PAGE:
|A schematic shows anthraquinone molecules (consisting of three |
linked gray benzene rings and pink oxygen atoms) as they
"carry" carbon dioxide molecules across a copper surface.
Researchers have designed a molecule that can carry a couple of carbon dioxide molecules with it as it "walks" in a straight line. It may sound like a stupid molecule trick, but the technique is expected to lead to the new drug-delivery techniques and nanotech assembly lines.
"This is an unprecedented step forward toward the realization of molecular-scale machinery," Ludwig Bartels, a chemistry professor at the University of California at Riverside, said today in a news release. "Our experiments show a means to transport molecules reliably. This will become as important to the molecular machinery of the future as trucks and conveyor belts are for factories of today."
Walking molecules aren't exactly uncommon. In fact, we literally couldn't live without them. For example, hemoglobin transports oxygen from the lungs to your cells, and other types of proteins transport nutrients within those cells. This archived article looks into your cellular machinery, and you'll definitely want to check out this interactive graphic to watch your proteins in action.
In 2005, Bartels and his colleagues made a splash by designing a molecule that could move in a straight line on a flat surface. The latest research, published today on the Science Express Web site, describes a molecule that can pick up, carry and release two carbon dioxide molecules.
"It's significant, because we wouldn't expect atoms to move that way," Talat Rahman, a physics professor from the University of Central Florida and a co-author of the study, explained in a UCF news release. "Atoms tend to move randomly, like dust particles, and getting them to move in a specific direction will help in our understanding and manipulating of the region around atoms."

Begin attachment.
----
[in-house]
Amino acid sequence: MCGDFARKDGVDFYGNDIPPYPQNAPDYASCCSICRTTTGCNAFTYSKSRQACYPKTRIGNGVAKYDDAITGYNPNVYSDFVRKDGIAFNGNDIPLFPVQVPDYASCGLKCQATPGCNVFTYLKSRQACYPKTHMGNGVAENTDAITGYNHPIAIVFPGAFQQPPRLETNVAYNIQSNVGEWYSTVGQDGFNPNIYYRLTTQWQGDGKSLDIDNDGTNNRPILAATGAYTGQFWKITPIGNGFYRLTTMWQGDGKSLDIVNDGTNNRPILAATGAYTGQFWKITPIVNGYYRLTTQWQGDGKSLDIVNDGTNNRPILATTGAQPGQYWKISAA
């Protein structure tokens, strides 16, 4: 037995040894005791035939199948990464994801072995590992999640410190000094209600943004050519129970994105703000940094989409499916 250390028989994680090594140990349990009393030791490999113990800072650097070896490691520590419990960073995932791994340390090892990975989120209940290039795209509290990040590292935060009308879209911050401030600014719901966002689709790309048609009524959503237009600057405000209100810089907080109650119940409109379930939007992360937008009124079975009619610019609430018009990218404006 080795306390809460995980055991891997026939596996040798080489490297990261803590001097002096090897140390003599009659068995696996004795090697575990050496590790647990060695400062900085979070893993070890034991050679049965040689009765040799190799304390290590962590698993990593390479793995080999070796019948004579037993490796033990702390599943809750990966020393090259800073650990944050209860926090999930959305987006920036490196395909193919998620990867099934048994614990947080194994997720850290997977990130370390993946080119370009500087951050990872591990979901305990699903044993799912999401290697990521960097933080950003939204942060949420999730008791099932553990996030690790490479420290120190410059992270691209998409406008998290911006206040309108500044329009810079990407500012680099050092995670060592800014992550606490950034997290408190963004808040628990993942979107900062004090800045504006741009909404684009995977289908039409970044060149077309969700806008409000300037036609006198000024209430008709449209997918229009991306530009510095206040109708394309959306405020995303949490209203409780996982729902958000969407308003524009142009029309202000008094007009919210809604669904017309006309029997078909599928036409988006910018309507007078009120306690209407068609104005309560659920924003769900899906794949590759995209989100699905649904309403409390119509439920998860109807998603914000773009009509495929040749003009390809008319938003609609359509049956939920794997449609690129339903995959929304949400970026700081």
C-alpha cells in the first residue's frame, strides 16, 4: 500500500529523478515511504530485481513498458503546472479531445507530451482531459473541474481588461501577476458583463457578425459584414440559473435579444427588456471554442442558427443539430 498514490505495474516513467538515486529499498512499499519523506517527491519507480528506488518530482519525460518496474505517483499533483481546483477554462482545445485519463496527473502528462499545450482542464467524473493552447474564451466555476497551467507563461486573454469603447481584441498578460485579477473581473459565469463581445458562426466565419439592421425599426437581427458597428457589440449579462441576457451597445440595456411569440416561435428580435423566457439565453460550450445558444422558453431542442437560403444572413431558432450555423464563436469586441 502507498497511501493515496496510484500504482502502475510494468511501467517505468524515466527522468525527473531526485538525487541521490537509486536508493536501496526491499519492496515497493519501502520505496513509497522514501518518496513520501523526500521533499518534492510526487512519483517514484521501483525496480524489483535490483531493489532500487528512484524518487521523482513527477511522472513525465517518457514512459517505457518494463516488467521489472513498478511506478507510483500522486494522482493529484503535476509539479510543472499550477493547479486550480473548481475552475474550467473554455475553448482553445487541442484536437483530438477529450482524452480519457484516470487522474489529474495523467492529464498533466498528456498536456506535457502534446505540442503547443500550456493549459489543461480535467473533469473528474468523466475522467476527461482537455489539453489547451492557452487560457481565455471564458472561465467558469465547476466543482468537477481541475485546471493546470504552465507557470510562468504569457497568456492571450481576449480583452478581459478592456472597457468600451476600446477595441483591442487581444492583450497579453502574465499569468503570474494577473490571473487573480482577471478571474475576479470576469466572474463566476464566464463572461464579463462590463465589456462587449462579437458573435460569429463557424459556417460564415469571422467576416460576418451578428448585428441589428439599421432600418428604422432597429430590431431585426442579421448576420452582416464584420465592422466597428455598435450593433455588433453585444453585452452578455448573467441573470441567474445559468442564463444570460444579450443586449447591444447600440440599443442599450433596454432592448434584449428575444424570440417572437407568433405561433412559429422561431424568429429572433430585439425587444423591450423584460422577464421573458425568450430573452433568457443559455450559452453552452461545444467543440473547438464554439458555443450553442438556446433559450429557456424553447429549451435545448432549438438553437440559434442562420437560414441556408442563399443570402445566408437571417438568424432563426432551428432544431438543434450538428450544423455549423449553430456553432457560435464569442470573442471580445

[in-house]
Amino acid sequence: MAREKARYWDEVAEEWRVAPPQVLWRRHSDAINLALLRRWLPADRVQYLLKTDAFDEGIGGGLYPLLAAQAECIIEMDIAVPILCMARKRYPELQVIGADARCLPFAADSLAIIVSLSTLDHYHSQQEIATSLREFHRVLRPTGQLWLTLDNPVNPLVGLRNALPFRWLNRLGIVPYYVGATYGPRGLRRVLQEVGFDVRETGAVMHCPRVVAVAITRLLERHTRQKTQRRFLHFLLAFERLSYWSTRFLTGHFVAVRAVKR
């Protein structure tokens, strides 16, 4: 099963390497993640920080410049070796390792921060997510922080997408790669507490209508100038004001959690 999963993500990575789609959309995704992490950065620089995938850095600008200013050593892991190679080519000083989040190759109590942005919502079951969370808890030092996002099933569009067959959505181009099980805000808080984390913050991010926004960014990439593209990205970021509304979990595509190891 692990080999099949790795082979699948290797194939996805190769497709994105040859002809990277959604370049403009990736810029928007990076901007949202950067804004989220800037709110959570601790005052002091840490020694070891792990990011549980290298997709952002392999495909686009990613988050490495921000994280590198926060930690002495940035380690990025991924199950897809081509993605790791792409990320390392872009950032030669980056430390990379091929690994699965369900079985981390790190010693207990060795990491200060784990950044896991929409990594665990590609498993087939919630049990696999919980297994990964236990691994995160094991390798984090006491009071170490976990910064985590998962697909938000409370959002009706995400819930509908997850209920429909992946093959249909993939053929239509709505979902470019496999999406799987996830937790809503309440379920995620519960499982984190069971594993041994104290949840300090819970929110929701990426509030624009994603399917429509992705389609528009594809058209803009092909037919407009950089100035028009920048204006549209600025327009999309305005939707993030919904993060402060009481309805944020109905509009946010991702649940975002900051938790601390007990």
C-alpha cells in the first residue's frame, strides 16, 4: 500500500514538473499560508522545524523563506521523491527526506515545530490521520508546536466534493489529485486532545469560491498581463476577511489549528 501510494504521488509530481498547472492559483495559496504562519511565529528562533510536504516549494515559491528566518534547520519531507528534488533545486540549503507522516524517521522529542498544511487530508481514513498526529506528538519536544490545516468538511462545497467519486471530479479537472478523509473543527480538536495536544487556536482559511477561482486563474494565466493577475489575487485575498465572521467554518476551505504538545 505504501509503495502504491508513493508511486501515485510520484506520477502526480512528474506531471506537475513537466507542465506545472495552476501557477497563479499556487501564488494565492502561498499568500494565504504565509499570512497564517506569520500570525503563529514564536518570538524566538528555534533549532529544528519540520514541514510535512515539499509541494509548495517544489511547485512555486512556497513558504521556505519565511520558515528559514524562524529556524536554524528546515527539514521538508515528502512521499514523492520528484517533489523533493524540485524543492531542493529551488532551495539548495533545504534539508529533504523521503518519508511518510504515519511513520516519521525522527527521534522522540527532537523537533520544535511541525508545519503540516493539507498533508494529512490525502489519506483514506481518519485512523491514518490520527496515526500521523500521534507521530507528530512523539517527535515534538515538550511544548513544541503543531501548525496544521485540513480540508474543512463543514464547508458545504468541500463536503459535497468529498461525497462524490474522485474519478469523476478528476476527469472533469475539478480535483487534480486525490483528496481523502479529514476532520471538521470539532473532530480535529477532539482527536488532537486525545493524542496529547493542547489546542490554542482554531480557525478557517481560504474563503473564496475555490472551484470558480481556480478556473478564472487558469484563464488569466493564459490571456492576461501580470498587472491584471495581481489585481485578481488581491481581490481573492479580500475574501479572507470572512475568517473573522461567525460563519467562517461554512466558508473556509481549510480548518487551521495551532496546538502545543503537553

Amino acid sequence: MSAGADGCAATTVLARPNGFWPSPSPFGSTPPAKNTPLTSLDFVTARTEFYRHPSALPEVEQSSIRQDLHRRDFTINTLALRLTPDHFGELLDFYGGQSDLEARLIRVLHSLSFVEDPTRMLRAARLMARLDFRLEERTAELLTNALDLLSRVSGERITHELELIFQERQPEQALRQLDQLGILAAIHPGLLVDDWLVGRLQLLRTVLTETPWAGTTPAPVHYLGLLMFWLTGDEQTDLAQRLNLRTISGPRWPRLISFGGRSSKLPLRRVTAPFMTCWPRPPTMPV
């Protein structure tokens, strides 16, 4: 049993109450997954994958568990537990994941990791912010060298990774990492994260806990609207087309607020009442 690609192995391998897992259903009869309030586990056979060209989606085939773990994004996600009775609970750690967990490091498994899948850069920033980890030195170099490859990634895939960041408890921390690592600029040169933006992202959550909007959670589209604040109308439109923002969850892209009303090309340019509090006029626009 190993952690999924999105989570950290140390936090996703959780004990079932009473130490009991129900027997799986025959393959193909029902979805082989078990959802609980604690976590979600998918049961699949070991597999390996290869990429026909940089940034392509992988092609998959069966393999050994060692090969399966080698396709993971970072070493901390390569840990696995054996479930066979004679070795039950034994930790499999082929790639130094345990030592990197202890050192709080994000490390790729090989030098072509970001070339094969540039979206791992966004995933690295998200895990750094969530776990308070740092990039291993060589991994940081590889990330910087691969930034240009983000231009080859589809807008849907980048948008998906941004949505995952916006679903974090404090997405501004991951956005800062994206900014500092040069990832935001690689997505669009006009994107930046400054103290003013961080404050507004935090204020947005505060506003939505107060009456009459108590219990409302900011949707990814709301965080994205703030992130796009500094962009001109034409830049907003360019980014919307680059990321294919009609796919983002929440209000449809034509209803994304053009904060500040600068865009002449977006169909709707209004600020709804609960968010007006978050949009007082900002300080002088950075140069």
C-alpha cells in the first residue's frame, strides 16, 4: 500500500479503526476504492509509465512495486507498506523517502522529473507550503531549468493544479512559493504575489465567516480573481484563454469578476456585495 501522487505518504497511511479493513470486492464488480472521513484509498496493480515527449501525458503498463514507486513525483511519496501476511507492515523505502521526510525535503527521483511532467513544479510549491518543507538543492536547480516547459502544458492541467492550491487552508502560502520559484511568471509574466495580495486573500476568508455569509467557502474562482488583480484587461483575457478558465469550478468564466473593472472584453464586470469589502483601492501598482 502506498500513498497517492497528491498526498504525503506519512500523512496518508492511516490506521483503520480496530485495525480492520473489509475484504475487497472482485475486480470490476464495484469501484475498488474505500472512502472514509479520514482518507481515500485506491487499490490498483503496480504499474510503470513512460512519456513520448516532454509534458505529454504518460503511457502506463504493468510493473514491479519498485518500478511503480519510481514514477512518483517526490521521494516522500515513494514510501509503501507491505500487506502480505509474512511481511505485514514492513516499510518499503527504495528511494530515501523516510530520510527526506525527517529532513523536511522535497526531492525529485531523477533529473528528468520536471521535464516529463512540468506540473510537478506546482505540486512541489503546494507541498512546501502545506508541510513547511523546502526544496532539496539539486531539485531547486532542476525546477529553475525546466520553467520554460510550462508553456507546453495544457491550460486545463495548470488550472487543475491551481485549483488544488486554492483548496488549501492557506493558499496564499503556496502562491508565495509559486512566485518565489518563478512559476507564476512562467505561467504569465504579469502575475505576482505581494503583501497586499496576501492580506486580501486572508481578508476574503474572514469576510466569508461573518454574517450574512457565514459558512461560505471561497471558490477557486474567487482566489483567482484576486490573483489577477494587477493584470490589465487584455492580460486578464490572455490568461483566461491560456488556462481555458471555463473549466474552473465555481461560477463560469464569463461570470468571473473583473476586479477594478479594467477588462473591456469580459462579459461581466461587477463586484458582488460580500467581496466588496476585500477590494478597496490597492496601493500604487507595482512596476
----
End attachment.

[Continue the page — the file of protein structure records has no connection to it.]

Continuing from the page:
The molecule that Bartel's group used is anthraquinone, which consists of three fused benzene rings with one oxygen atom on each side (C14H8O2). UC-Riverside says the organic compound is widely used in the pulp industry for turning cellulose from wood into paper.
The researchers set the molecules down on a highly polished copper surface, and used a scanning electron microscope to monitor the molecular Pony Express.
"Carrying a load slows the molecule down," Bartels said. "Attachment of one CO2 molecule makes the carrier need twice as much energy for a step, and a carrier with two CO2s requires roughly three times the energy. This is not unlike a human being carrying heavy loads in one or both hands."
To get a clearer picture of the molecules in action, check out the videos at Bartels' Web site.
The type of molecule used for Bartels' latest trick represents just one small step toward a nanoscale leap. "Next, we would like to be able to make one go around corners, rotate its cargo or send out photons to tell us where it is," Bartels said.
Eventually, molecular contraptions could be used as multipurpose tools to assemble larger components. They might also be able to carry therapeutic molecules to just the right place to cure an ailing cell - or, for that matter, kill off a cancer cell.
Bartels said creating multipurpose molecules will take some time, but maybe not all that much time.
"Ten years ago, a cell phone could just place calls, nothing else," he observed. "Now it plays MP3 files, organizes your day, lets you send e-mails and browse the Web."
In addition to Bartels and Rahman, the research team included K. L. Wong, G. Pawin, K.-Y. Kwon, X. Lin, T. Jiao, U. Solanki and R. H. J. Fawcett from UC-Riverside, as well as S. Stolbov from UCF.